By NEIL MacFARQUHAR NYTimes 12/12/06
Correction Appended

SAN FRANCISCO, Dec. 11 – In a new challenge to Washington over its closing several American Muslim charities that it has accused of aiding terrorism, the largest such group filed a motion on Monday seeking dismissal of many of the charges.

Lawyers for the group, the Holy Land Foundation of Richardson, Tex., filed the motion in Federal District Court in Dallas two weeks after a federal judge in California called into question a crucial provision in designating terrorist supporters. Since December 2001, the Treasury Department has designated Holy Land and five other Muslim charities in the United States as terrorist supporters, seizing millions of dollars in assets and halting their activities.

No accused charity or any senior officer have been convicted on a charge of terrorism. Some charities have faced no criminal charges.

In a separate case against a Georgia man whom the prosecution identified as a fund-raiser for Holy Land, the defendant pleaded guilty this year to sending money to Hamas, the Islamist Palestinian political party that Washington first designated as a terrorist organization in 1995.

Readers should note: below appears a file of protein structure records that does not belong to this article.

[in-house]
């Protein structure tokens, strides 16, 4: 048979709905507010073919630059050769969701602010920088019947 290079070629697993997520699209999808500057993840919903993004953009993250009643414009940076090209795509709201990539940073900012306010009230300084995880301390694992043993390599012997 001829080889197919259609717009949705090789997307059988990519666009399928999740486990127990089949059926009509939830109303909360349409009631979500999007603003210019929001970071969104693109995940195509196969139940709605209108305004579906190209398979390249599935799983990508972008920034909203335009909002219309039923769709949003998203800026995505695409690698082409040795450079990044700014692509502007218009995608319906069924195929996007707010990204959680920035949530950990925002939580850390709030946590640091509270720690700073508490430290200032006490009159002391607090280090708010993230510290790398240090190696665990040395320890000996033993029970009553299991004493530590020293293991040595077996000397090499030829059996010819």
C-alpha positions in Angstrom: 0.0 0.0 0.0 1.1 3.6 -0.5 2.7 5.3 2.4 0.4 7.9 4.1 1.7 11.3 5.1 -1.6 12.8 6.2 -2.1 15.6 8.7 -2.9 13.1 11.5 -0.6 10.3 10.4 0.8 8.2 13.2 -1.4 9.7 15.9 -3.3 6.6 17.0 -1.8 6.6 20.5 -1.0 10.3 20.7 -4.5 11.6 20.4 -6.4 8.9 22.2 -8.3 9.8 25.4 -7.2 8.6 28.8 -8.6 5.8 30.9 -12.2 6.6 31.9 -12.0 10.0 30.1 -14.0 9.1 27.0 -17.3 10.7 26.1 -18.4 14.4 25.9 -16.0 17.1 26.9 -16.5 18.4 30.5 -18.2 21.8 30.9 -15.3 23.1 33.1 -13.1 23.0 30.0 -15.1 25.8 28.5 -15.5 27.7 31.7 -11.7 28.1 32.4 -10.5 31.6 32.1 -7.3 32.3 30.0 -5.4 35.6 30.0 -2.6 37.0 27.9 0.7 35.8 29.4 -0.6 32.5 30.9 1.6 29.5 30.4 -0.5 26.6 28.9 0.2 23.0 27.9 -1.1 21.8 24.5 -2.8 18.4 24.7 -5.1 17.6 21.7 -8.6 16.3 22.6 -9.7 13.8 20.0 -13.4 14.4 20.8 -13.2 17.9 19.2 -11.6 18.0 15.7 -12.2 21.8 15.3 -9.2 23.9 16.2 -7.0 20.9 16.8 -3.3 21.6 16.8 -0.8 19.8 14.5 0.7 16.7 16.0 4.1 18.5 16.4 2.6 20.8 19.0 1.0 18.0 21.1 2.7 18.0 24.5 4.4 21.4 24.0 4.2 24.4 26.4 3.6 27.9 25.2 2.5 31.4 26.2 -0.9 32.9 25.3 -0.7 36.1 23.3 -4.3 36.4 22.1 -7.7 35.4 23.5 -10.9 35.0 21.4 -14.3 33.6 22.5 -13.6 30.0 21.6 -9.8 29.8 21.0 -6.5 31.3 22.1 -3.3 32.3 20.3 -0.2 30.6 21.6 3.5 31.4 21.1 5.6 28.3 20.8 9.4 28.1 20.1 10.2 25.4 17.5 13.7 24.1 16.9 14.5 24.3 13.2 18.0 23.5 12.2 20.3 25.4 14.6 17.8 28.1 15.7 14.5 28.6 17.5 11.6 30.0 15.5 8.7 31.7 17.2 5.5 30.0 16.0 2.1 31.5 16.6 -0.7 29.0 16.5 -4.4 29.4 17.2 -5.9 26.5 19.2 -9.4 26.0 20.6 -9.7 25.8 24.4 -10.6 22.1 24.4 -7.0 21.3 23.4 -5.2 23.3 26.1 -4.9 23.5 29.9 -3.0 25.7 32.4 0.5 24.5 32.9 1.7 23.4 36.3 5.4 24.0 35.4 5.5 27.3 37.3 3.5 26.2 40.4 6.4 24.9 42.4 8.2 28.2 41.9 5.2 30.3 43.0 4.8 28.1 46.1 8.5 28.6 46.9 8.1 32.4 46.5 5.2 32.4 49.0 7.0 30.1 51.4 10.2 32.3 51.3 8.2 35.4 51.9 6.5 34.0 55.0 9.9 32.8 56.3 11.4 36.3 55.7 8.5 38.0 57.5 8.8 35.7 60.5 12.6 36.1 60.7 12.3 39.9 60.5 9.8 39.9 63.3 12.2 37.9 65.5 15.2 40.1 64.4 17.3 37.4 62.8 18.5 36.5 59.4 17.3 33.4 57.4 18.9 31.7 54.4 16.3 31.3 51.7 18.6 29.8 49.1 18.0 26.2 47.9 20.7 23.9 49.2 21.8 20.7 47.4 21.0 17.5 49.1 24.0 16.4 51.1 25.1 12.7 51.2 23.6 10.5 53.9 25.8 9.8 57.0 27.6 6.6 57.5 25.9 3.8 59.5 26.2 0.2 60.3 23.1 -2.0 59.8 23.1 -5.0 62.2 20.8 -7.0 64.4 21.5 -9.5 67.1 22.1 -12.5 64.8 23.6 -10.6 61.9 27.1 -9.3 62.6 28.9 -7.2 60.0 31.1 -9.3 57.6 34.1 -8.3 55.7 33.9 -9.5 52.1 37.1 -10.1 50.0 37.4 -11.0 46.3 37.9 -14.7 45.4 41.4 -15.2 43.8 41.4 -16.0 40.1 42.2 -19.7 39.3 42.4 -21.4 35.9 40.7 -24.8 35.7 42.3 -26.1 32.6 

The foundation denies that the man had an official post.

The government has accused the foundation of having been the American fund-raising arm of Hamas. The charity and five officers are expected to go on trial in July on charges of financing a foreign terrorist organization, money laundering and tax fraud.

In October, Ghassan Elashi, a founder and former chairman of the charity, was sentenced to more than six years in prison after he and four brothers were convicted of violating export laws by shipping computers to Syria and Libya, both once on the United States list of terrorism sponsors. Libya was removed this year.

Last year, Mr. Elashi and two brothers were convicted of helping a Hamas leader launder money.

The Treasury Department’s repeated refusal to unfreeze charities’ assets so they can be sent abroad has provoked alarm and frustration in the philanthropic world.

“The question is not whether the individual nonprofits are guilty as organizations,” said Kay Guinane of OMB Watch, a Washington group advocating government transparency.

“The issue is whether there is a fair process to determine that and how to protect the charitable dollars so they are used for the intended purposes,” Ms. Guinane said. “What Treasury has done is treat charities the same way they treat the criminal process. It has really hurt the U.S. image in the places where the aid was expected and where people were depending on it.”

Full article: